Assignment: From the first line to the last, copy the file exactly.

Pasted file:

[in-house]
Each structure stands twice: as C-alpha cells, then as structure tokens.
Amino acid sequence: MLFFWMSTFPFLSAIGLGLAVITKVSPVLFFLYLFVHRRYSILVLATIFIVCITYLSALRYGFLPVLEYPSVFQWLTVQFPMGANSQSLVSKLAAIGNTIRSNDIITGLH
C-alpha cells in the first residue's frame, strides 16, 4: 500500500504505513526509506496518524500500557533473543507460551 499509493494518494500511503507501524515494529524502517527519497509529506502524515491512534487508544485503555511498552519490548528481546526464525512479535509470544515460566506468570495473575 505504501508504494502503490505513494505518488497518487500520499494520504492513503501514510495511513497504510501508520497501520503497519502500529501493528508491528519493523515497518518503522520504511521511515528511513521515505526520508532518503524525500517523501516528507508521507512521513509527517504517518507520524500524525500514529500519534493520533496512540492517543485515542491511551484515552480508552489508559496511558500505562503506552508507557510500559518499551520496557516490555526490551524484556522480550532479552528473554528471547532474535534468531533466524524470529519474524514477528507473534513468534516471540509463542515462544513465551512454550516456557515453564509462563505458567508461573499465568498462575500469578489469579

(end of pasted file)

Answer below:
[in-house]
Each structure stands twice: as C-alpha cells, then as structure tokens.
Amino acid sequence: MLFFWMSTFPFLSAIGLGLAVITKVSPVLFFLYLFVHRRYSILVLATIFIVCITYLSALRYGFLPVLEYPSVFQWLTVQFPMGANSQSLVSKLAAIGNTIRSNDIITGLH
C-alpha cells in the first residue's frame, strides 16, 4: 500500500504505513526509506496518524500500557533473543507460551 499509493494518494500511503507501524515494529524502517527519497509529506502524515491512534487508544485503555511498552519490548528481546526464525512479535509470544515460566506468570495473575 505504501508504494502503490505513494505518488497518487500520499494520504492513503501514510495511513497504510501508520497501520503497519502500529501493528508491528519493523515497518518503522520504511521511515528511513521515505526520508532518503524525500517523501516528507508521507512521513509527517504517518507520524500524525500514529500519534493520533496512540492517543485515542491511551484515552480508552489508559496511558500505562503506552508507557510500559518499551520496557516490555526490551524484556522480550532479552528473554528471547532474535534468531533466524524470529519474524514477528507473534513468534516471540509463542515462544513465551512454550516456557515453564509462563505458567508461573499465568498462575500469578489469579